Priscilla Glenn

Document Type

Honors Thesis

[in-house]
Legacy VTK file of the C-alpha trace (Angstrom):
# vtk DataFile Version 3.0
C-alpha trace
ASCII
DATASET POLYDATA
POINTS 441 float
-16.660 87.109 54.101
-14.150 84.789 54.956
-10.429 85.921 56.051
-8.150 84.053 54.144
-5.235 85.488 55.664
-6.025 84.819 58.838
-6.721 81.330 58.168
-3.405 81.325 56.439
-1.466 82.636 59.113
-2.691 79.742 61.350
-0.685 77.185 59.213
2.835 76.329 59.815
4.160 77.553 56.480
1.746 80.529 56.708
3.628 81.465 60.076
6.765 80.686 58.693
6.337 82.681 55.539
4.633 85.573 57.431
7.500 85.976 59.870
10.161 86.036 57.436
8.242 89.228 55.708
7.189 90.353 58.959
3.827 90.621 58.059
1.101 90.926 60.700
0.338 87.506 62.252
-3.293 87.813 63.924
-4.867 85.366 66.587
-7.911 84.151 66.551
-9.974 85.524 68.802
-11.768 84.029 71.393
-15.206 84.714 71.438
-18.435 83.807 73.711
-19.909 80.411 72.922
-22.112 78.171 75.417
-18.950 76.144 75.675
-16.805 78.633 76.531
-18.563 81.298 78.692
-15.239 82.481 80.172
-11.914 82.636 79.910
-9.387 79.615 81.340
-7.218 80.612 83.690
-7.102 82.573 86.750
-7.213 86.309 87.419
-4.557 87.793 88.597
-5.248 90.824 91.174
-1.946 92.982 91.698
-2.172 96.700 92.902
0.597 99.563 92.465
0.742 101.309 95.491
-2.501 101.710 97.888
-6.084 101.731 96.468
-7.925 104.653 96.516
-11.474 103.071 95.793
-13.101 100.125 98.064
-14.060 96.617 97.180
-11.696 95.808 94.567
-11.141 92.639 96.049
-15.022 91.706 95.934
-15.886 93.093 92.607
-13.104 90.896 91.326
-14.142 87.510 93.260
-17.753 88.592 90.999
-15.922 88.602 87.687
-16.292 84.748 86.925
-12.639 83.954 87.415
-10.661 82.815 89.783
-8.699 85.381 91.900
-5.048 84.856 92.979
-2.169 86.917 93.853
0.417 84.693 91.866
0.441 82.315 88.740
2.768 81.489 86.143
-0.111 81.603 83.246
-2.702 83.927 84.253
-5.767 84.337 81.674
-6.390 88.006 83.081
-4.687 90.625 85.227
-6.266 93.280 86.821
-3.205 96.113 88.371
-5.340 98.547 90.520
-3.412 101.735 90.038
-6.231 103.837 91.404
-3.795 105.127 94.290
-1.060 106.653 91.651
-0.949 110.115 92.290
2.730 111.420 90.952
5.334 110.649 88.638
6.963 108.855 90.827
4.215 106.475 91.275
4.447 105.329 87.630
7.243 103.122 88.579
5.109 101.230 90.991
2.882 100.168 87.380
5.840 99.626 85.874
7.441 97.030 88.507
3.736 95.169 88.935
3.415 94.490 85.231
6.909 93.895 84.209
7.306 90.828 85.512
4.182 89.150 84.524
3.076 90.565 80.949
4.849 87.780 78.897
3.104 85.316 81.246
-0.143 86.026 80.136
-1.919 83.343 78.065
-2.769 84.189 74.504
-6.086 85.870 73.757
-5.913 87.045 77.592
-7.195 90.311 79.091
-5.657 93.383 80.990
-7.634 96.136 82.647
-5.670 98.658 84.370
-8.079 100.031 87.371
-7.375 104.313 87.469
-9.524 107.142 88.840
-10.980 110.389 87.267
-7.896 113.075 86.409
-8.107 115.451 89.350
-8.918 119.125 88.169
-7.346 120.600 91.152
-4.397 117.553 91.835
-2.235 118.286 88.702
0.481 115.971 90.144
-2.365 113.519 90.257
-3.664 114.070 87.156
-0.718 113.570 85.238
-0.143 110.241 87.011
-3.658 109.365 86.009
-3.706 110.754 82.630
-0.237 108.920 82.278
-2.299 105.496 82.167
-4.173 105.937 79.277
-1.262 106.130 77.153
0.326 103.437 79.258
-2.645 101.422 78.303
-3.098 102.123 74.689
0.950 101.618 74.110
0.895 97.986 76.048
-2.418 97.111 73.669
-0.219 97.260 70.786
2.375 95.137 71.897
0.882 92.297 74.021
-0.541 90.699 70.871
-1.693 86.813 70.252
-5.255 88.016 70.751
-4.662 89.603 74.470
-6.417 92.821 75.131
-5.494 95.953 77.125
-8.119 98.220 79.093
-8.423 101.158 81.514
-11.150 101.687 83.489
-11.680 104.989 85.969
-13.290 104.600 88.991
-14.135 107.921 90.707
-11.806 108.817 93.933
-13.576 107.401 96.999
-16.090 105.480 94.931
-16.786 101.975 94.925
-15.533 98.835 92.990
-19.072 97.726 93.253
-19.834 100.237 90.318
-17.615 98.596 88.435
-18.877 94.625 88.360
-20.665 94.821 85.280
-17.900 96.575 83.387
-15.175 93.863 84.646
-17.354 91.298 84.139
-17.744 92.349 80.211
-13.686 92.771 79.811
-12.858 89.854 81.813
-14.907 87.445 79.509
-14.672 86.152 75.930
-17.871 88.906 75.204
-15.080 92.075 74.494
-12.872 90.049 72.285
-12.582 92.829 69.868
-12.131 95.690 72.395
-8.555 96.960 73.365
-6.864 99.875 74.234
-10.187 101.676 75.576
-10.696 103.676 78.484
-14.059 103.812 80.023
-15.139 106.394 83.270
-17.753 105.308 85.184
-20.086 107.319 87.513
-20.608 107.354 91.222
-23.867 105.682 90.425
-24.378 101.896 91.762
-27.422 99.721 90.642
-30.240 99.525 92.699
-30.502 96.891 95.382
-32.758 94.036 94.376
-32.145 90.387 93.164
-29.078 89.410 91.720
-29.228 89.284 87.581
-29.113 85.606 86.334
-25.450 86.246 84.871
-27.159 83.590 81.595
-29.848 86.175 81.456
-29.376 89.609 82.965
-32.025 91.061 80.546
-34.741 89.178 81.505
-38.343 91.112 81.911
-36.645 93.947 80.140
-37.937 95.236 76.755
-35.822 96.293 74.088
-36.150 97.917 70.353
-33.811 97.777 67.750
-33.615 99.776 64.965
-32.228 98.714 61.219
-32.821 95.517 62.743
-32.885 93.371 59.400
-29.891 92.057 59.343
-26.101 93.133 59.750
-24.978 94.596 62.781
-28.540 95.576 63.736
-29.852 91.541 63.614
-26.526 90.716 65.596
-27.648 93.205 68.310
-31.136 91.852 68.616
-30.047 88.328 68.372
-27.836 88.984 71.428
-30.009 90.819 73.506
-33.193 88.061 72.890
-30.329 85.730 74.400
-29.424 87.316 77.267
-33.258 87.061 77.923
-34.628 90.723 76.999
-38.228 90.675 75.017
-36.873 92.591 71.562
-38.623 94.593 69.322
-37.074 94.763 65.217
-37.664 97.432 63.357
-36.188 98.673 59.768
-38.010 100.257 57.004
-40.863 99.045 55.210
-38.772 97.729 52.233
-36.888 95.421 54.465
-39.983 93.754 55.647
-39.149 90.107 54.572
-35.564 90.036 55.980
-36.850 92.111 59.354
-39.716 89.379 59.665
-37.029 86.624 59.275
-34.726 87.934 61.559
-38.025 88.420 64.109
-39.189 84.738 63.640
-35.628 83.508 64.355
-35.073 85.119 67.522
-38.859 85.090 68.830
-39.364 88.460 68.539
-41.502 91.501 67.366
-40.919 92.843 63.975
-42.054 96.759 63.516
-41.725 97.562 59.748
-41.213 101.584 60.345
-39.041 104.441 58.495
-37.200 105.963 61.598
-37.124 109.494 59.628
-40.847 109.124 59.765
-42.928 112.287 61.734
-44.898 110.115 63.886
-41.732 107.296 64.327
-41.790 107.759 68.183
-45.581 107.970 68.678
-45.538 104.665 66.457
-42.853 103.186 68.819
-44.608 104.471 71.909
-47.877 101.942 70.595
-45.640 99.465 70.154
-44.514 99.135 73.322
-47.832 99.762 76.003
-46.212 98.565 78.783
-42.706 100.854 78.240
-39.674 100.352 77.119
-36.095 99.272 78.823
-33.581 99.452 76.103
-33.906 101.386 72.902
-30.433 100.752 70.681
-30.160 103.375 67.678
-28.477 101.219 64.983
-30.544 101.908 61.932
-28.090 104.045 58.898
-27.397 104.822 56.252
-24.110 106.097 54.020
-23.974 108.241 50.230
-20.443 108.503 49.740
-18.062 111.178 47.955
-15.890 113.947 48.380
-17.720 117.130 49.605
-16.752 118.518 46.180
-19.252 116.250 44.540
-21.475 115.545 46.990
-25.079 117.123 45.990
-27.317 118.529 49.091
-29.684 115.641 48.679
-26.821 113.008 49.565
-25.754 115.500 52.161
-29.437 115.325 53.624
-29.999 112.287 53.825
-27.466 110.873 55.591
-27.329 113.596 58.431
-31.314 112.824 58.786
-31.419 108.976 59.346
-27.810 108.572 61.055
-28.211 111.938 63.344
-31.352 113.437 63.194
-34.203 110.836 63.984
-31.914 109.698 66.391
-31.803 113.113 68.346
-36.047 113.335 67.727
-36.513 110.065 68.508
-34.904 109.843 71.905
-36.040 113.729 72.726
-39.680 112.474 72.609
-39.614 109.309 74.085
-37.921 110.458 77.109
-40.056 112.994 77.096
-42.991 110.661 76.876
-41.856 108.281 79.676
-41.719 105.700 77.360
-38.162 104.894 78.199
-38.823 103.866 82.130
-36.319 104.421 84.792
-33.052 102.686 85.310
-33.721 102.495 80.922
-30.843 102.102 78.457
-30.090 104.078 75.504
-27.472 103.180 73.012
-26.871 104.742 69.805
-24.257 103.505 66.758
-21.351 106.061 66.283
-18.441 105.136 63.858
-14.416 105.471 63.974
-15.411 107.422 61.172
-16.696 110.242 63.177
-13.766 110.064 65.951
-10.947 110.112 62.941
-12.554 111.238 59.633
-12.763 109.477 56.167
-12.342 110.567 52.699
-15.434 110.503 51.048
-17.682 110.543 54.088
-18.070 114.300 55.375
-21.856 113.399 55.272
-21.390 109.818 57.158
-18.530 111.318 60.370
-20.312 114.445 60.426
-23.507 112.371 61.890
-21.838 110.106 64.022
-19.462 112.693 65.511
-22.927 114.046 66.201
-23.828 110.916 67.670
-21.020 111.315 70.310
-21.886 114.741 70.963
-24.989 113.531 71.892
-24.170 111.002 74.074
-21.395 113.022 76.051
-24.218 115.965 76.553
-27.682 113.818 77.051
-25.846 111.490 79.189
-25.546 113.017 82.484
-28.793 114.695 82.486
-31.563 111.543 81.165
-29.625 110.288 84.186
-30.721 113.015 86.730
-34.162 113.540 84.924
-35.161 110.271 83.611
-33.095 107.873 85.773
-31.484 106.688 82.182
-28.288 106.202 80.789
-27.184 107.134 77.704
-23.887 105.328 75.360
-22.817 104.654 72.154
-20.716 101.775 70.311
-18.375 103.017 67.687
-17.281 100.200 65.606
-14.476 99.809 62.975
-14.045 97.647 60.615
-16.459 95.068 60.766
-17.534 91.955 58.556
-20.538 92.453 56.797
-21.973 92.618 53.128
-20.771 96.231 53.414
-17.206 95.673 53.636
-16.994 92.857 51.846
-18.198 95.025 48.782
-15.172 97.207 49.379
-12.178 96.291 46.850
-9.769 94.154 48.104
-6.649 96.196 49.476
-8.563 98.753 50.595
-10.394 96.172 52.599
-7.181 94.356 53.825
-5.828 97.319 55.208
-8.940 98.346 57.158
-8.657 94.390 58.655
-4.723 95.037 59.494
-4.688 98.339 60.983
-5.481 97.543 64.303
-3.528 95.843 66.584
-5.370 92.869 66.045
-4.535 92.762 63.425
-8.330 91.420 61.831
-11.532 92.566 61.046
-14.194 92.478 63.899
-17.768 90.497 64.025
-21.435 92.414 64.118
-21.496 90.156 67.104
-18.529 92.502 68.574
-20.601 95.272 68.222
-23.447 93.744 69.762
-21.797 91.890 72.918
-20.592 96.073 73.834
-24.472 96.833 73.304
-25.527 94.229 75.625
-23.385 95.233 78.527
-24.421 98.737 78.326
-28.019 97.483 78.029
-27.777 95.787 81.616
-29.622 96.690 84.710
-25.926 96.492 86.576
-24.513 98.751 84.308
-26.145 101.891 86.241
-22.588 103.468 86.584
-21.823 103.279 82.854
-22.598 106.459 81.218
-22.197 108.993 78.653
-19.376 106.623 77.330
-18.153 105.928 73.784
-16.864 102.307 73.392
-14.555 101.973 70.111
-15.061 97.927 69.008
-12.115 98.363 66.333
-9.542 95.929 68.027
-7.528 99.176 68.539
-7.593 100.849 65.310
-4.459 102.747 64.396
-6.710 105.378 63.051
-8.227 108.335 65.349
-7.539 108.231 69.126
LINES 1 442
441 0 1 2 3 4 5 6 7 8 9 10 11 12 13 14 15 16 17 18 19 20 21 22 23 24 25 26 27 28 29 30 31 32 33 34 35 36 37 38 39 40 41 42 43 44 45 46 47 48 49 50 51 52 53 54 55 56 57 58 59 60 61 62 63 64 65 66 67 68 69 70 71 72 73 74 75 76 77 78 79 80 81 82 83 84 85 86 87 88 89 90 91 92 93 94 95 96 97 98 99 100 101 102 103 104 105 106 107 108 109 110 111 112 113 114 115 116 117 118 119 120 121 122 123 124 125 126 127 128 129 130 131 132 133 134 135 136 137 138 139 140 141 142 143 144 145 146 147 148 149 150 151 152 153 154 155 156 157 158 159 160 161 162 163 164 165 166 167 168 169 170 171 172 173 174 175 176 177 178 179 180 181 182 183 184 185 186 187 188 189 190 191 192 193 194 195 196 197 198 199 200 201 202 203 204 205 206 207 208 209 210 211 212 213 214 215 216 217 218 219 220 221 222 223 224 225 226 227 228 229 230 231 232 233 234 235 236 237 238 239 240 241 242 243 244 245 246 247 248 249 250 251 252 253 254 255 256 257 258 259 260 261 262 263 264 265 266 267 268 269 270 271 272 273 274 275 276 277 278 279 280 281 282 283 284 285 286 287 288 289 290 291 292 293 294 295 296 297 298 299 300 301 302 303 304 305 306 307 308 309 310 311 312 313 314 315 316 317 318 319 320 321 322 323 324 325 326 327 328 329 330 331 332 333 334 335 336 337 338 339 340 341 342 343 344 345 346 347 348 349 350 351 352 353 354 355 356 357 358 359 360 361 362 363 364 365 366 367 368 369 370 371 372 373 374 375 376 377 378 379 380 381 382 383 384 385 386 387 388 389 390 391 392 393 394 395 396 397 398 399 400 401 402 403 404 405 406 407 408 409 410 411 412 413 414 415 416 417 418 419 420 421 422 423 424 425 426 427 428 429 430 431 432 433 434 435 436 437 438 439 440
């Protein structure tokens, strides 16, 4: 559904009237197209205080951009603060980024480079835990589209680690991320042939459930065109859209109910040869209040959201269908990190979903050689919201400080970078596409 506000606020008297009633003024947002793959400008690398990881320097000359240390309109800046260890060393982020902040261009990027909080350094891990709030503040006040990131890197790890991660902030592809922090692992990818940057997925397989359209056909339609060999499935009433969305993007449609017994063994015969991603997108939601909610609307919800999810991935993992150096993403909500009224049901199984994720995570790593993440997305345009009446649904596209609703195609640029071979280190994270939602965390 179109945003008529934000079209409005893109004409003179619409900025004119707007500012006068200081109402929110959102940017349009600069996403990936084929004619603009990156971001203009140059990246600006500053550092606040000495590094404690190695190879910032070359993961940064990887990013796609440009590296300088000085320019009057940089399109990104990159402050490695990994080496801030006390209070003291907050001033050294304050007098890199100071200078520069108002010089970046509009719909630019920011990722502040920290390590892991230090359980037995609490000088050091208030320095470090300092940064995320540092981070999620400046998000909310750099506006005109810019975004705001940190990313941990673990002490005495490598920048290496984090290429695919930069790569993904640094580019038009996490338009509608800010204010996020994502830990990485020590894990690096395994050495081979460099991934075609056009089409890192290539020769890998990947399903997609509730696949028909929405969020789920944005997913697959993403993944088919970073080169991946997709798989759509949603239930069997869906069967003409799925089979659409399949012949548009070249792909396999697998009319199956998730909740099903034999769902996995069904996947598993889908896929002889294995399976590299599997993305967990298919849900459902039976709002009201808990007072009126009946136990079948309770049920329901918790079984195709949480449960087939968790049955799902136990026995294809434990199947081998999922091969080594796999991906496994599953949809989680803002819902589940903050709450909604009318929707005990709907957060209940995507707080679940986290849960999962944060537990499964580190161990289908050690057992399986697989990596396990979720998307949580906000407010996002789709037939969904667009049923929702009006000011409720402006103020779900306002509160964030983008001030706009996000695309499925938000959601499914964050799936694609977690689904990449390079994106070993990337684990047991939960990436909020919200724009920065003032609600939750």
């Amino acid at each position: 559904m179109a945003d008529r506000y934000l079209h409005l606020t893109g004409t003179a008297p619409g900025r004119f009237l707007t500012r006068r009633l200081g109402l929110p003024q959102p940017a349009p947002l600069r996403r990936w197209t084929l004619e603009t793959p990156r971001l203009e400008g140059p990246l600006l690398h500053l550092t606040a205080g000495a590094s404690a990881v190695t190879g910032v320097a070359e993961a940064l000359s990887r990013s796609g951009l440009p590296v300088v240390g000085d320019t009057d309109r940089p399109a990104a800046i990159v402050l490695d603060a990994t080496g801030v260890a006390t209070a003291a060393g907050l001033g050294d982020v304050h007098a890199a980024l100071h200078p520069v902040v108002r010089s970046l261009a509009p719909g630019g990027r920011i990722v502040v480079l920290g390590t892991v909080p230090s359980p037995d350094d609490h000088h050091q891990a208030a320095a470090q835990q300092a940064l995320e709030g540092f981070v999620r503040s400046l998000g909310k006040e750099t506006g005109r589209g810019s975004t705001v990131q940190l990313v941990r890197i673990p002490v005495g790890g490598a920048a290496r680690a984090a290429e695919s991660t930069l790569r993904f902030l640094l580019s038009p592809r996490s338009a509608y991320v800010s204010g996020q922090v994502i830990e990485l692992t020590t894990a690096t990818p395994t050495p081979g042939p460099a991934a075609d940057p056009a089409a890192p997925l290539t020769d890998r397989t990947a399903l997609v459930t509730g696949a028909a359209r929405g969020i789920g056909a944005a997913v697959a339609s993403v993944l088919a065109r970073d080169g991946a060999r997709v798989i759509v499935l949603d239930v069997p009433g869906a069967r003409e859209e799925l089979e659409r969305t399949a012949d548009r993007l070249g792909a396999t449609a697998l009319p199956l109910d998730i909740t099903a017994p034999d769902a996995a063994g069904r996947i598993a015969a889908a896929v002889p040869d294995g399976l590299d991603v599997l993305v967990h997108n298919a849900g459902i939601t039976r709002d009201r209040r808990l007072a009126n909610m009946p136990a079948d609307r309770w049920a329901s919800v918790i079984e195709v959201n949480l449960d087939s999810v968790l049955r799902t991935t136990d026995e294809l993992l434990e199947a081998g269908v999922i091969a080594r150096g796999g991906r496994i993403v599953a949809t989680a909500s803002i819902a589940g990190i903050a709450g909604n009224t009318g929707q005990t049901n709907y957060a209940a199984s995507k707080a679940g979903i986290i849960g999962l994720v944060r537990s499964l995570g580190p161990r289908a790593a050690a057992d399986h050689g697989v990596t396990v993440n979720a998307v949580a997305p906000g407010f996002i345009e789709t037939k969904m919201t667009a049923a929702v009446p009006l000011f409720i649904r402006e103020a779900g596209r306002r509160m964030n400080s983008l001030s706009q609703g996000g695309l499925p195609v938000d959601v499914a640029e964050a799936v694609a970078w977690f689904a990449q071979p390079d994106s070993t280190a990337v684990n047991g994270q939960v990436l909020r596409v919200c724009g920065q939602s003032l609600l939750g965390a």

The differentiation of sex chromosomes (eg. XY and ZW systems) has led to the chromosome-specific evolution of gene contents, rates of mutation and evolution, and specific forms of regulation including X-chromosome dosage compensation and meiotic sex chromosome inactivation (MSCI). MSCI has evolved independently within XY and XO systems and it is the process in which the unsynapsed sex chromosome(s) are silenced during meiosis in spermatogenesis. Within Drosophila, sex chromosome regulation is still unclear. Microarray analyses provide no evidence for MSCI but there is a significant chromosome-wide downregulation of X-linked gene expression that is established in premeiotic cells and persists into meiotic cells. The reduced expression cannot be explained by the absence of dosage compensation and suggests that a novel mechanism, termed X-Supression, limits X expression during spermatogenesis in Drosophila. Likewise, sex chromosome regulation is still unclear within Tribolium castaneum. Previous results based gene expression data from whole body males indicated that Xchromosome gene expression is compensated so that the X:AA ratio is ~1. To investigate whether dosage compensation also holds in male germline tissues we compare microarray data from whole body tissues and germline tissues of both sexes. We find that Xchromosome gene expression in male germline is significantly reduced compared to the autosomes and compared to the X chromosome in somatic tissues. X-chromosome gene expression in testes is consistent with a lack of dosage compensation because the X does not appear to be completely silenced as would be expected under MSCI. However, the modest expression levels may result from our samples consisting of a mixture of premeiotic, meiotic, and post-meiotic germline cells as well as contamination by a small number of somatic cells, thereby obscuring true MSCI. Resolving the extent to which Xlinked testes expression is governed by MSCI, lack of dosage compensation, or other mode of X-suppression awaits more fine scale analysis of cells at different stages of spermatogenesis.

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